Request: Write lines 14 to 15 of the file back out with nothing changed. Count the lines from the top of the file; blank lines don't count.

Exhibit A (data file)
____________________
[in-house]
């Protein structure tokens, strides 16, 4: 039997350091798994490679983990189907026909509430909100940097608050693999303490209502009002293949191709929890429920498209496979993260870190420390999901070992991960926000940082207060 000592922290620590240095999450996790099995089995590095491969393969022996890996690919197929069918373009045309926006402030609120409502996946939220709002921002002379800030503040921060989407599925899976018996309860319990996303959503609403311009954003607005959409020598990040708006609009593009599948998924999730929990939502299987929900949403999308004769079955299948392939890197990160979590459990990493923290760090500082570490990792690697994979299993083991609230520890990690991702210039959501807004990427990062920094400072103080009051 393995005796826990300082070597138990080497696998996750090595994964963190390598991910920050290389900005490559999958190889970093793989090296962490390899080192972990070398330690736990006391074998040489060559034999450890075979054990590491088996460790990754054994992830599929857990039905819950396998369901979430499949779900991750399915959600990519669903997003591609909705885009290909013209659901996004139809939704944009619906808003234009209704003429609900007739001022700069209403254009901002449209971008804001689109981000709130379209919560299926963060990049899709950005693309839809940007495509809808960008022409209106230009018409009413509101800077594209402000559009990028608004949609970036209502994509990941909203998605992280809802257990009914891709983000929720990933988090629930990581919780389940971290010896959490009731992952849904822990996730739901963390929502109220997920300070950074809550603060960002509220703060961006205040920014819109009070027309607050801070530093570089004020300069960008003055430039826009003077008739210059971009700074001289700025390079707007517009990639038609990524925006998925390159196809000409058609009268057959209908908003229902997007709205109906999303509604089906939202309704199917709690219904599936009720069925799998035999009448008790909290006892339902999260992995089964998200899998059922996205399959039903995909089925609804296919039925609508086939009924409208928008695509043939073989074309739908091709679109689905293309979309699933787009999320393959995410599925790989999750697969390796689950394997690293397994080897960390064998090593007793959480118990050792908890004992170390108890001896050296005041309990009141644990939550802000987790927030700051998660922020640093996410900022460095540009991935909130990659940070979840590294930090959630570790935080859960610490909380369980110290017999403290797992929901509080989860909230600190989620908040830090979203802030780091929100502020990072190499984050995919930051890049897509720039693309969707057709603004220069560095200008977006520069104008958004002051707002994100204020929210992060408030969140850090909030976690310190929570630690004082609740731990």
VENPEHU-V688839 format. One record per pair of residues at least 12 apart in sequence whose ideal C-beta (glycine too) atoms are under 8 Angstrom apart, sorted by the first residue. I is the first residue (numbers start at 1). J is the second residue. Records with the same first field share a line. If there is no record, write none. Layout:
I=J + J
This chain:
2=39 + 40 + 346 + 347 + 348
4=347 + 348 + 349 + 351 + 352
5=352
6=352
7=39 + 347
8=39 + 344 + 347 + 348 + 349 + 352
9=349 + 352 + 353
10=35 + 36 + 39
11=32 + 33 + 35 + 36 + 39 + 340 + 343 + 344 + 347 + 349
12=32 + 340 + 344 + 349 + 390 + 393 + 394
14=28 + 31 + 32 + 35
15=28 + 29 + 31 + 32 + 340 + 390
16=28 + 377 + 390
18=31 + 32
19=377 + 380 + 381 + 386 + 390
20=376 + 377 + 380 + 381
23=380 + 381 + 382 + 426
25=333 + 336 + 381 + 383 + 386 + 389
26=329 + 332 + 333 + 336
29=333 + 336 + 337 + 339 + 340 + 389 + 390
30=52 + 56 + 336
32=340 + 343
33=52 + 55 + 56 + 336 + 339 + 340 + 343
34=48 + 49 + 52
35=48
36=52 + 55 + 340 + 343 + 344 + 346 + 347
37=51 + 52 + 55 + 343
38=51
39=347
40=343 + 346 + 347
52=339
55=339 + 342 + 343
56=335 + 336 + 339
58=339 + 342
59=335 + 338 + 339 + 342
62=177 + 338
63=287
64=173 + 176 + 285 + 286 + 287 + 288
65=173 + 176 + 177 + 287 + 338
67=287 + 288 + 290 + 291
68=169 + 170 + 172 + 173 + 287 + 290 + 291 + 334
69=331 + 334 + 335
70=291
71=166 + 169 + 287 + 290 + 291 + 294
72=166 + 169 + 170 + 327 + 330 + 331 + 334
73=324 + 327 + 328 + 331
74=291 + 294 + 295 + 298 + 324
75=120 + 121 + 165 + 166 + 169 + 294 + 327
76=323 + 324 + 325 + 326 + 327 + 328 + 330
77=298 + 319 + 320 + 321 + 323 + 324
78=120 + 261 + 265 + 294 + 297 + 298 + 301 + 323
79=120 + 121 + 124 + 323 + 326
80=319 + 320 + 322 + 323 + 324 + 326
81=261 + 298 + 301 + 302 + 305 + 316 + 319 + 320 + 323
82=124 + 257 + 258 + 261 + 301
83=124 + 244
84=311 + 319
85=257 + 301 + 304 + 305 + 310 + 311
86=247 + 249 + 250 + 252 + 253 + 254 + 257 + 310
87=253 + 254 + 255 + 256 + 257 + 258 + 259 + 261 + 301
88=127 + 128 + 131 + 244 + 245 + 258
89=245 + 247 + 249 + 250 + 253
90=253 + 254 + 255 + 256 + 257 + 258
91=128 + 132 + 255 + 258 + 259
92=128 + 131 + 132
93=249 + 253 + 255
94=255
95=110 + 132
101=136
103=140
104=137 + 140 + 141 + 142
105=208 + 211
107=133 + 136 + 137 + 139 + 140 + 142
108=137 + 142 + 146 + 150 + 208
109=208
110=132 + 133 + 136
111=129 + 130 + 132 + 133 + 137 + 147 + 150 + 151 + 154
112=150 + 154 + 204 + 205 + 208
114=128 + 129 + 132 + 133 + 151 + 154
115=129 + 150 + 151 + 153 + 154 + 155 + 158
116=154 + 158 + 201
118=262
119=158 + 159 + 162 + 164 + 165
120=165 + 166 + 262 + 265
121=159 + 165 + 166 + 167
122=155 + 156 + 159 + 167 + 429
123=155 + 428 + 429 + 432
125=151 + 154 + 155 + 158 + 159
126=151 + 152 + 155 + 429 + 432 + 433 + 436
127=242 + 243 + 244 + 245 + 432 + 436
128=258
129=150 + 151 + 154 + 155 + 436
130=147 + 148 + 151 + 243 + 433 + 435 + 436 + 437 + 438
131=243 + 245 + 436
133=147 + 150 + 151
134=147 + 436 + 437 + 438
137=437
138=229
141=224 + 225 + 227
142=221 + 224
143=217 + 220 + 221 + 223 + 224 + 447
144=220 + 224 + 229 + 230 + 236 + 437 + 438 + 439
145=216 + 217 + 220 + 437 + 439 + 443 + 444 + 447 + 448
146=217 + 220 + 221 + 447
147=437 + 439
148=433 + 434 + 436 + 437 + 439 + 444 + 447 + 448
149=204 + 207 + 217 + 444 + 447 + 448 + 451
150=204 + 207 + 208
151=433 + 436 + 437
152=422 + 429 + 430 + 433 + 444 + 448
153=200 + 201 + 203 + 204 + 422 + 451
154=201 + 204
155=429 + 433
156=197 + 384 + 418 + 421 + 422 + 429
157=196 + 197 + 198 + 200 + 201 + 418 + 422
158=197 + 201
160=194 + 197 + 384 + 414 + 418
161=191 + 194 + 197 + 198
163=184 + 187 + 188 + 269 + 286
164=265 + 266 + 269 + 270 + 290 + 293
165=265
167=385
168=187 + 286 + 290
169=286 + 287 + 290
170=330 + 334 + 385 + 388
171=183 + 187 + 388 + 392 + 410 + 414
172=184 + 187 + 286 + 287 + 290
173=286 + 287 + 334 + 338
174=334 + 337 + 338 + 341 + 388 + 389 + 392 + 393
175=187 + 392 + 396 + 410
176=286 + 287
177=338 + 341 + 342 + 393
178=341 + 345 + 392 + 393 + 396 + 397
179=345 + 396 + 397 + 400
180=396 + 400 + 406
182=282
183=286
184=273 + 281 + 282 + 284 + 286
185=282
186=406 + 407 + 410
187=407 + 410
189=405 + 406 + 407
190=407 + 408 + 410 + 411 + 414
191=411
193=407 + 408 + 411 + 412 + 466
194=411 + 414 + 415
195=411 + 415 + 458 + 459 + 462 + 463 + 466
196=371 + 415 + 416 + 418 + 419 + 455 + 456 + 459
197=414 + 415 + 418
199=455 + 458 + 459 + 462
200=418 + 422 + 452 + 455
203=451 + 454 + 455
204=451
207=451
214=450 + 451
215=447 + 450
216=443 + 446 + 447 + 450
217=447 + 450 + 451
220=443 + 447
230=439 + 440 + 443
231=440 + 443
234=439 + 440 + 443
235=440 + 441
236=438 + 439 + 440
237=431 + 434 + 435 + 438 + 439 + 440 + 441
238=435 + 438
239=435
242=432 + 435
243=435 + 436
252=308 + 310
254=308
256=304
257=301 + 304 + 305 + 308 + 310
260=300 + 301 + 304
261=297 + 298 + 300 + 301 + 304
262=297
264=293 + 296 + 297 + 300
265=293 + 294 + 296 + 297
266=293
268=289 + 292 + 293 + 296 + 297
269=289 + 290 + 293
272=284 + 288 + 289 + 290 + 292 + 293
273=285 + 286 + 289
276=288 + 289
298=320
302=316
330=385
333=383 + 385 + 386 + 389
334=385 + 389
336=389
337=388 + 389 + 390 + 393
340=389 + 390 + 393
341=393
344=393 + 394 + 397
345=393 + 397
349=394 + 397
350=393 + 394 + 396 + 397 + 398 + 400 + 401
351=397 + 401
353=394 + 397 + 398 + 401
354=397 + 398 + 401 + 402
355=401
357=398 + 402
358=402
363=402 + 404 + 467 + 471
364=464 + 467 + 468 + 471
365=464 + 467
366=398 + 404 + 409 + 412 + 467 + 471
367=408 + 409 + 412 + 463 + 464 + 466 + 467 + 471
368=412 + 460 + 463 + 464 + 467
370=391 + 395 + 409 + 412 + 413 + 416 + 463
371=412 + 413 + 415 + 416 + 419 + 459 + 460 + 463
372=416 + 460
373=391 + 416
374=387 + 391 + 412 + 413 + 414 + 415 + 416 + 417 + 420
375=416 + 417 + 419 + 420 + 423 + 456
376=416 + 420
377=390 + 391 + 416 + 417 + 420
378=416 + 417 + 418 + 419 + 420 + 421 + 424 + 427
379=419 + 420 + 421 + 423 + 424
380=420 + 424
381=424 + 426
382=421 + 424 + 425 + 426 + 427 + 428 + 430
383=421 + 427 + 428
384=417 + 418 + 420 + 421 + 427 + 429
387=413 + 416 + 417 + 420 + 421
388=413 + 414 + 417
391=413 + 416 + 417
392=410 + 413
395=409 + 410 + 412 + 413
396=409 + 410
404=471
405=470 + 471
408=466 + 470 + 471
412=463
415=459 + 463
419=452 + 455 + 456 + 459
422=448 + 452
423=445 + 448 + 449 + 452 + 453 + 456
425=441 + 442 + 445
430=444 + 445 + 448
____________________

11=32 + 33 + 35 + 36 + 39 + 340 + 343 + 344 + 347 + 349
12=32 + 340 + 344 + 349 + 390 + 393 + 394